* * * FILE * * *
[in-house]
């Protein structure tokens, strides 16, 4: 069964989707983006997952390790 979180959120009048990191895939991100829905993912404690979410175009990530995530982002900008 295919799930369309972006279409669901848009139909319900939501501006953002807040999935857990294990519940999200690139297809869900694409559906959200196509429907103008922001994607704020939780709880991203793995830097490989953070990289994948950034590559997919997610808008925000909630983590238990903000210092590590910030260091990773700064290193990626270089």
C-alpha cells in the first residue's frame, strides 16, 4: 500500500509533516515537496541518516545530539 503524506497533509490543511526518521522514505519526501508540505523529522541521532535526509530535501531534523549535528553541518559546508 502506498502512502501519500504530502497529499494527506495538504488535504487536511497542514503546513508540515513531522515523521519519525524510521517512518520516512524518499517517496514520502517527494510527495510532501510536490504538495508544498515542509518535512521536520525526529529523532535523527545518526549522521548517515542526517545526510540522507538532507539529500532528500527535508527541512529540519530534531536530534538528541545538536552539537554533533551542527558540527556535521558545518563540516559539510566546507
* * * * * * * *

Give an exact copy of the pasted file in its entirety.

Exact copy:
[in-house]
């Protein structure tokens, strides 16, 4: 069964989707983006997952390790 979180959120009048990191895939991100829905993912404690979410175009990530995530982002900008 295919799930369309972006279409669901848009139909319900939501501006953002807040999935857990294990519940999200690139297809869900694409559906959200196509429907103008922001994607704020939780709880991203793995830097490989953070990289994948950034590559997919997610808008925000909630983590238990903000210092590590910030260091990773700064290193990626270089």
C-alpha cells in the first residue's frame, strides 16, 4: 500500500509533516515537496541518516545530539 503524506497533509490543511526518521522514505519526501508540505523529522541521532535526509530535501531534523549535528553541518559546508 502506498502512502501519500504530502497529499494527506495538504488535504487536511497542514503546513508540515513531522515523521519519525524510521517512518520516512524518499517517496514520502517527494510527495510532501510536490504538495508544498515542509518535512521536520525526529529523532535523527545518526549522521548517515542526517545526510540522507538532507539529500532528500527535508527541512529540519530534531536530534538528541545538536552539537554533533551542527558540527556535521558545518563540516559539510566546507